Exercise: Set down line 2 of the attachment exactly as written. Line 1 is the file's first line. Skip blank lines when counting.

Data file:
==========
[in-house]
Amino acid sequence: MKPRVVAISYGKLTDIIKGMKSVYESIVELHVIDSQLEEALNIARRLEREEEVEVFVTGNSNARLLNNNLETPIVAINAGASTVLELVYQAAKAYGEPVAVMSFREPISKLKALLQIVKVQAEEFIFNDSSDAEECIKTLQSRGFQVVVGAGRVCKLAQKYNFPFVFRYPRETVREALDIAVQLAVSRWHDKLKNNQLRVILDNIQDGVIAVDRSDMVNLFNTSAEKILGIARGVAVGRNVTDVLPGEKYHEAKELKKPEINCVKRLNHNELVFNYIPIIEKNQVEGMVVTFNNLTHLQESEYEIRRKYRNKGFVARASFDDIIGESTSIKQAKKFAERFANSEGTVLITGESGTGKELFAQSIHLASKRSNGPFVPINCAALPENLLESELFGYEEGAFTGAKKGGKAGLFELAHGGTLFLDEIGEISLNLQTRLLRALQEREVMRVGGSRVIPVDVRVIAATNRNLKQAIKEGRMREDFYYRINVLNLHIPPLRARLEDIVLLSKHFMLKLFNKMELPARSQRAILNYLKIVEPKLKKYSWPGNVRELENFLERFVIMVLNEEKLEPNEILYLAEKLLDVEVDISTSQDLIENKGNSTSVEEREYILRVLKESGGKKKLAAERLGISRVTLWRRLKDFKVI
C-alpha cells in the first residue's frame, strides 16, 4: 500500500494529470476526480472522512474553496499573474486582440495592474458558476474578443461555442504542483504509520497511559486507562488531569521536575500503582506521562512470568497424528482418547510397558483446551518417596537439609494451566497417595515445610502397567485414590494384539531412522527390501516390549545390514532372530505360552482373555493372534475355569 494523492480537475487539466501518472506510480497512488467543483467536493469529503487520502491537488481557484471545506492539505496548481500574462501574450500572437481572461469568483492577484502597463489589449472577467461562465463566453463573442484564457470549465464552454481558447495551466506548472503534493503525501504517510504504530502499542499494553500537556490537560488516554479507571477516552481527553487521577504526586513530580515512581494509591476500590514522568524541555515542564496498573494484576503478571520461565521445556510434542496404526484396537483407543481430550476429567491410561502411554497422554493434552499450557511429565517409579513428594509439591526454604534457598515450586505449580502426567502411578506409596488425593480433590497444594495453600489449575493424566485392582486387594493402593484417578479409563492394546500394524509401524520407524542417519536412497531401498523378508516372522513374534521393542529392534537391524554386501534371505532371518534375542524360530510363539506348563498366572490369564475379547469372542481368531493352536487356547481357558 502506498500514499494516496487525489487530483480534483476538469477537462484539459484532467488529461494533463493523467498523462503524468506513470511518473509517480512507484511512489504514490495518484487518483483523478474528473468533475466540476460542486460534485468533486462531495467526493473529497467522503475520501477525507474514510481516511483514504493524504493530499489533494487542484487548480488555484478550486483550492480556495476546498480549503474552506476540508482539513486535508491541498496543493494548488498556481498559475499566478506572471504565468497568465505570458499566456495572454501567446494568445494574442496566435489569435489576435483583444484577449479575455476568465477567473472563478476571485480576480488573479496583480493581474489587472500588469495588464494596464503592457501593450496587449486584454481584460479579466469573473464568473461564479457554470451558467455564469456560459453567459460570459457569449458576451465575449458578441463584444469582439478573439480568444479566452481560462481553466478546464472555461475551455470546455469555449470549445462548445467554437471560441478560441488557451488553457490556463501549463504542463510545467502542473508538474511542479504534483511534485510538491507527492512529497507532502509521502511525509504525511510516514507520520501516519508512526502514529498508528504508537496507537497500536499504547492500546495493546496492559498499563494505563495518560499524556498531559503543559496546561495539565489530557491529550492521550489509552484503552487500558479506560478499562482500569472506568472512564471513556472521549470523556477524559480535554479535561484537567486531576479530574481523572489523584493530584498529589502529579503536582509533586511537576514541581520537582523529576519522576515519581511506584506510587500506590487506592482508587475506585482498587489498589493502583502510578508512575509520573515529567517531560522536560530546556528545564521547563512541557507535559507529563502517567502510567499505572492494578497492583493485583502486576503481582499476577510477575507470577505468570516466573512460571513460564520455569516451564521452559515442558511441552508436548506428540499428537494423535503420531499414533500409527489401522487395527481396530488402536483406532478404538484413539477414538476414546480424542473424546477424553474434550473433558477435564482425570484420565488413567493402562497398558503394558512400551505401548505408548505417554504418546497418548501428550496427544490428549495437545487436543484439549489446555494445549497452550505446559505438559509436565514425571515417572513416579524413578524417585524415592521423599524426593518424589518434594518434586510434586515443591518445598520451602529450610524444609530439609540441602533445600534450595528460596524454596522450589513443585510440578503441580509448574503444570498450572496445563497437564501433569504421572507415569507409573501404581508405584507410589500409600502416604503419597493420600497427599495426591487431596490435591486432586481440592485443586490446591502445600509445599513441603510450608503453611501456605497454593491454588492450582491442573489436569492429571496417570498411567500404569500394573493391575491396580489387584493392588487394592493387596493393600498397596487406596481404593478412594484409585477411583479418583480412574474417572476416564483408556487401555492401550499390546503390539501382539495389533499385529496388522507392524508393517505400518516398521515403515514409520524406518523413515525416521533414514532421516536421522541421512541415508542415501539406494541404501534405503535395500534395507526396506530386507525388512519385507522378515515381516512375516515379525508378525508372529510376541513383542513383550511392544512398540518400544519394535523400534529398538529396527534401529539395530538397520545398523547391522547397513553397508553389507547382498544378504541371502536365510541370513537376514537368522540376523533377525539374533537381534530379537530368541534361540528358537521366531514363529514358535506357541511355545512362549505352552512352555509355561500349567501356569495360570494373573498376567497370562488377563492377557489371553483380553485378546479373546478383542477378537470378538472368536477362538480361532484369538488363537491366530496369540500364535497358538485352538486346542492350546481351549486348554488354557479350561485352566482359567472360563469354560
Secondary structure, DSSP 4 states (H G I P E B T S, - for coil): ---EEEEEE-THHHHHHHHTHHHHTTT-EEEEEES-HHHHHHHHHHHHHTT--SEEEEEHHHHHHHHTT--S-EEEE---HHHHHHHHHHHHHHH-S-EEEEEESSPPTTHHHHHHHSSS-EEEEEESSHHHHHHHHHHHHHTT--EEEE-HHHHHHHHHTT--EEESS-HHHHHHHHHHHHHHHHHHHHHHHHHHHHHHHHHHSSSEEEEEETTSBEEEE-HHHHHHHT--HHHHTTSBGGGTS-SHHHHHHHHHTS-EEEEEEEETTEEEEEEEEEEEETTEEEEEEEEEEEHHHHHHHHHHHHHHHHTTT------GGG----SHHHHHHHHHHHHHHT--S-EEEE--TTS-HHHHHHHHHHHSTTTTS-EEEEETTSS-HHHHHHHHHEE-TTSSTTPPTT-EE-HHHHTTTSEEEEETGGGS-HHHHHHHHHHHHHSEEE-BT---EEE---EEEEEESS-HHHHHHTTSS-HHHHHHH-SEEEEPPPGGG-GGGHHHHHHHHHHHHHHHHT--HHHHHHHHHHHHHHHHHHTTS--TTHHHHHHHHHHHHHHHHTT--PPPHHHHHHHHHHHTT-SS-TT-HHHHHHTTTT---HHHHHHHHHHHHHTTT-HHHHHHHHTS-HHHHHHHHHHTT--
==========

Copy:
Amino acid sequence: MKPRVVAISYGKLTDIIKGMKSVYESIVELHVIDSQLEEALNIARRLEREEEVEVFVTGNSNARLLNNNLETPIVAINAGASTVLELVYQAAKAYGEPVAVMSFREPISKLKALLQIVKVQAEEFIFNDSSDAEECIKTLQSRGFQVVVGAGRVCKLAQKYNFPFVFRYPRETVREALDIAVQLAVSRWHDKLKNNQLRVILDNIQDGVIAVDRSDMVNLFNTSAEKILGIARGVAVGRNVTDVLPGEKYHEAKELKKPEINCVKRLNHNELVFNYIPIIEKNQVEGMVVTFNNLTHLQESEYEIRRKYRNKGFVARASFDDIIGESTSIKQAKKFAERFANSEGTVLITGESGTGKELFAQSIHLASKRSNGPFVPINCAALPENLLESELFGYEEGAFTGAKKGGKAGLFELAHGGTLFLDEIGEISLNLQTRLLRALQEREVMRVGGSRVIPVDVRVIAATNRNLKQAIKEGRMREDFYYRINVLNLHIPPLRARLEDIVLLSKHFMLKLFNKMELPARSQRAILNYLKIVEPKLKKYSWPGNVRELENFLERFVIMVLNEEKLEPNEILYLAEKLLDVEVDISTSQDLIENKGNSTSVEEREYILRVLKESGGKKKLAAERLGISRVTLWRRLKDFKVI